Reducing supply is the overall low level of new retail development which is not likely to turn around soon with the cost of construction and building materials going through the roof. Adding further complication is the amount of existing square footage in malls, open-air retail centers, and others repurposed for alternative uses.

Where it’s hot

Eight markets top the list in growth potential, according to JLL’s analysis:

· Nashville, showing over 60% growth in rental rates since 2011;

· South Florida, up nearly 50%;

· Austin and Tampa both at 39%;

· Denver at 37%; and

· Charlotte, Dallas-Fort Worth and Raleigh-Durham around 30%.

Among major cities, Chicago is an outlier with net absorption rates significantly higher than number two Washington, DC, followed in order by Boston, Philadelphia, Los Angeles, San Francisco and New York City trailing the pack.

“Retailers need to be where the people are and while workers will eventually return to downtown urban areas, right now we have to pay attention to where people are moving, as well as working,” he shared.

Where it’s not

A recent analysis of Census data conducted by Brookings Institute showed an “outsized” decline in the size of the nation’s 56 major metropolitan areas (defined as exceeding one million residents). People are moving to smaller metro areas in droves with even stronger growth to non-metropolitan areas.

The biggest losers were New York, Los Angeles, San Francisco and Chicago in 2021 and Boston, Miami, Washington, DC, Seattle, Minneapolis-Saint Paul and Philadelphia all went from growth in the 2019-2020 period to a decline in 2020-2021.

Retailers will need to keep their ear close to the ground as to how the trend in work-from-home, either full-time or increasingly part-time, changes the traffic patterns in the nation’s downtowns. They also may be able to grab attractive urban retail spaces on the cheap in the meantime.

As for retailers looking to secure suburban retail spaces, Finkle says the market will remain very competitive.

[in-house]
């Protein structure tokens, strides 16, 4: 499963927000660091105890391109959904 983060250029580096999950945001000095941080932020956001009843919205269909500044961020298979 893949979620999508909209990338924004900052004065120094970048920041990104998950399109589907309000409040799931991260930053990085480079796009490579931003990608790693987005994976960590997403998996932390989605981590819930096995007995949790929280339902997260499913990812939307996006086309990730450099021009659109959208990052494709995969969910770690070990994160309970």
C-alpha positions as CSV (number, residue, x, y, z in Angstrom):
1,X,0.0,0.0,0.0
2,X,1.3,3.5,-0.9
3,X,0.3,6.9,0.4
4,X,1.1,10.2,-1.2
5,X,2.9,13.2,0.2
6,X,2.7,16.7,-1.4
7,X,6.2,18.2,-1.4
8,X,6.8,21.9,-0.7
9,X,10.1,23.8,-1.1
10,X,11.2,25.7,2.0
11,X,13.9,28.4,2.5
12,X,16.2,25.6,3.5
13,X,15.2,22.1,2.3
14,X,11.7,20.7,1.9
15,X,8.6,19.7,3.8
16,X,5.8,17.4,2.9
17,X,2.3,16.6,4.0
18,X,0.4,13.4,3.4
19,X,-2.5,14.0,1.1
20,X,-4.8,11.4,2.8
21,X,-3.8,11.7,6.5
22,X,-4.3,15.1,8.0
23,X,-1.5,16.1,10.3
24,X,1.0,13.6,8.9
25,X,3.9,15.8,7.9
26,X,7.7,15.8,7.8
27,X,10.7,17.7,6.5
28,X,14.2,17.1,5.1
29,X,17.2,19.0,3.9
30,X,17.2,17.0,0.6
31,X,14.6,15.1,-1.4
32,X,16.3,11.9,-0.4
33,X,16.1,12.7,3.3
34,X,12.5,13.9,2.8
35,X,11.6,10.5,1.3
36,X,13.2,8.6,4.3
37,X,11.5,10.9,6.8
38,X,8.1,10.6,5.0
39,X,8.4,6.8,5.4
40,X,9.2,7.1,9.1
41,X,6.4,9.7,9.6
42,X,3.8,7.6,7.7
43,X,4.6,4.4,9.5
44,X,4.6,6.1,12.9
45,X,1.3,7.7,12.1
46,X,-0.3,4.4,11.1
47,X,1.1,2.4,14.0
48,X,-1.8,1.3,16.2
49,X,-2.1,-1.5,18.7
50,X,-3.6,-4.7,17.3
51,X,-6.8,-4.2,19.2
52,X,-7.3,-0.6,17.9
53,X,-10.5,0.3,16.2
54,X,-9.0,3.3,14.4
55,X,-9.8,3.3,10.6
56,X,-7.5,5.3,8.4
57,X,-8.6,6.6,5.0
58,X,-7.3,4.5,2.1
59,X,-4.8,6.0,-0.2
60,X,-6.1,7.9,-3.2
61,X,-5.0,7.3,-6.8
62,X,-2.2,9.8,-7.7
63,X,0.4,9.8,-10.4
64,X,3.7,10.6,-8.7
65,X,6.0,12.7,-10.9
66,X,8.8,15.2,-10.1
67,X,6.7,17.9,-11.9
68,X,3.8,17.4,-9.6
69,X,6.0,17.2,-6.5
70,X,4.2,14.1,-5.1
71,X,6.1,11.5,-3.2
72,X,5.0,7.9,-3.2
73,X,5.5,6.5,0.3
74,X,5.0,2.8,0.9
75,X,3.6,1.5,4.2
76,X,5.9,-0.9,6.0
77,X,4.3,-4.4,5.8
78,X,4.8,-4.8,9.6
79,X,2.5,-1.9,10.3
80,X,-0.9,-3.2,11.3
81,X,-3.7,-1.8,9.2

“If you look at the amount of new retail development, it is a minuscule percentage, at a 50-year low. And the prospect for new development on a go-forward basis is also remarkably low. It’s hard to believe that anyone is going to build a new enclosed mall in the near future.

“But people still want to get out and shop and retailers need to be there for them,” he concluded.

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Real estate market on P.E.I. shows only slight signs of cooling – CBC.ca

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There are signs P.E.I.’s red-hot real estate market could be starting to cool — but that doesn’t mean it’s going to be any easier to break into the Island’s competitive real estate market.

Nationally, the market showed signs of cooling in March as both the number of homes sold and the average selling price declined compared to the previous month. But that’s not the case on P.E.I. 

“The flattening hasn’t necessarily hit us yet here,” said James Marjerrison, the newly minted president of the P.E.I. Real Estate Association. 

“But I would not be surprised, with rising interest rates and record highs, that there would be a bit of a flattening period — I just haven’t seen that just yet.” 

The latest stats show prices continue to rise, for now. According to the P.E.I. Real Estate Association, of the 194 homes or units that sold on P.E.I. in April, the average price was a record $414,742, up more than 20 per cent from April 2021.

Low inventory

Despite those record prices, there were fewer homes sold in April on P.E.I. — almost 23 per cent fewer compared to last April’s all-time record sales. During the first four months of 2022, there were nine per cent fewer home sales than the same period last year. 

James Marjerrison, president of the P.E.I. Real Estate Association. (Submitted by James Marjerrison)

That’s because, in part, there were fewer homes available to sell — what agents call low inventory. The number of new listings on the Island in April, at 265, was down more than 17 per cent from April 2021.

None of which is good news for buyers hoping the market cools so they can buy their first home or move up to a larger home.

“If housing prices were to fall a bit or if there was a bit of a correction, you might think that it could make it more affordable for people getting into the market,” said Marjerrison.

“But if interest rates continue to rise, that could put more pressure on affordability in terms of the monthly payment and the stress test, so that could level it off.” 

Buyers might need to come up with a bigger down payment to keep their monthly mortgage commitments more manageable considering the higher interest rates, he explained. 

“It’s a bit of a shell game when you’re juggling interest rates and house prices.” 

‘Blessing and a curse’

Shaun Cathcart, a senior economist with the Canadian Real Estate Association who spoke to CBC P.E.I. from his home in Ottawa, said prices are rising more slowly than they were a year ago, which represents “a very slow topping out.” 

“Our forecast is for things to sort of flatten out and to some extent … they kind of have been,” he said.

‘More affordable markets tend to be more immune to [mortgage] interest rate increases like this,’ says Shaun Cathcart, a senior economist with the Canadian Real Estate Association based in Ottawa. (CBC)

The spike in mortgage rates in March saw more expensive markets in Canada cooling quickly in April.